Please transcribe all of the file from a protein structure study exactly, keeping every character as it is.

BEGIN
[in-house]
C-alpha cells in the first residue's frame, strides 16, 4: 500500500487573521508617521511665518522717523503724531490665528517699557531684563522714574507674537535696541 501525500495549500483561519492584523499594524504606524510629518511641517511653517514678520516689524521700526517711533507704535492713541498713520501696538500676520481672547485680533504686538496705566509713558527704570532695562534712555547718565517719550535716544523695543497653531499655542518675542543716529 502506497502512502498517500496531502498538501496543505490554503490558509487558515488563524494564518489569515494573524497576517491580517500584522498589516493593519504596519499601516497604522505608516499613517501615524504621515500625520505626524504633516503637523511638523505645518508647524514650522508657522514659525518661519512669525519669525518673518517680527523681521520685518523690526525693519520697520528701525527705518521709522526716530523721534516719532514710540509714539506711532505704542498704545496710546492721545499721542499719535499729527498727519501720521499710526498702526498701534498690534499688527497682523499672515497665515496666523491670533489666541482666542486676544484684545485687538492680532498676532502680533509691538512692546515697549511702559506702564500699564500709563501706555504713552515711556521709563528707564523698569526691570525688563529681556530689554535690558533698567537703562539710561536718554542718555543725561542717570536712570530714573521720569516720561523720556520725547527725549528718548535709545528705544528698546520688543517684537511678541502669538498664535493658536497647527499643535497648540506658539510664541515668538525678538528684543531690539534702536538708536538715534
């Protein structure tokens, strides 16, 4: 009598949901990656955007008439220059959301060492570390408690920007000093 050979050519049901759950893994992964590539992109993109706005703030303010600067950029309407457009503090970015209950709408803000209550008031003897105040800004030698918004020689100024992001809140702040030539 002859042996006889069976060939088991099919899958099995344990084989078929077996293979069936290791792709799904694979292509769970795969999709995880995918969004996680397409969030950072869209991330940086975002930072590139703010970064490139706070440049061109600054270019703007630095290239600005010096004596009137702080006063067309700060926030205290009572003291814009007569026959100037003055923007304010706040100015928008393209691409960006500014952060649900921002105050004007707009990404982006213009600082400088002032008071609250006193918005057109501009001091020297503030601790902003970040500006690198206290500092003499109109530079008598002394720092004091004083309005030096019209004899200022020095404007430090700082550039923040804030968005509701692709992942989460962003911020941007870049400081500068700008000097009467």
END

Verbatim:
[in-house]
C-alpha cells in the first residue's frame, strides 16, 4: 500500500487573521508617521511665518522717523503724531490665528517699557531684563522714574507674537535696541 501525500495549500483561519492584523499594524504606524510629518511641517511653517514678520516689524521700526517711533507704535492713541498713520501696538500676520481672547485680533504686538496705566509713558527704570532695562534712555547718565517719550535716544523695543497653531499655542518675542543716529 502506497502512502498517500496531502498538501496543505490554503490558509487558515488563524494564518489569515494573524497576517491580517500584522498589516493593519504596519499601516497604522505608516499613517501615524504621515500625520505626524504633516503637523511638523505645518508647524514650522508657522514659525518661519512669525519669525518673518517680527523681521520685518523690526525693519520697520528701525527705518521709522526716530523721534516719532514710540509714539506711532505704542498704545496710546492721545499721542499719535499729527498727519501720521499710526498702526498701534498690534499688527497682523499672515497665515496666523491670533489666541482666542486676544484684545485687538492680532498676532502680533509691538512692546515697549511702559506702564500699564500709563501706555504713552515711556521709563528707564523698569526691570525688563529681556530689554535690558533698567537703562539710561536718554542718555543725561542717570536712570530714573521720569516720561523720556520725547527725549528718548535709545528705544528698546520688543517684537511678541502669538498664535493658536497647527499643535497648540506658539510664541515668538525678538528684543531690539534702536538708536538715534
């Protein structure tokens, strides 16, 4: 009598949901990656955007008439220059959301060492570390408690920007000093 050979050519049901759950893994992964590539992109993109706005703030303010600067950029309407457009503090970015209950709408803000209550008031003897105040800004030698918004020689100024992001809140702040030539 002859042996006889069976060939088991099919899958099995344990084989078929077996293979069936290791792709799904694979292509769970795969999709995880995918969004996680397409969030950072869209991330940086975002930072590139703010970064490139706070440049061109600054270019703007630095290239600005010096004596009137702080006063067309700060926030205290009572003291814009007569026959100037003055923007304010706040100015928008393209691409960006500014952060649900921002105050004007707009990404982006213009600082400088002032008071609250006193918005057109501009001091020297503030601790902003970040500006690198206290500092003499109109530079008598002394720092004091004083309005030096019209004899200022020095404007430090700082550039923040804030968005509701692709992942989460962003911020941007870049400081500068700008000097009467």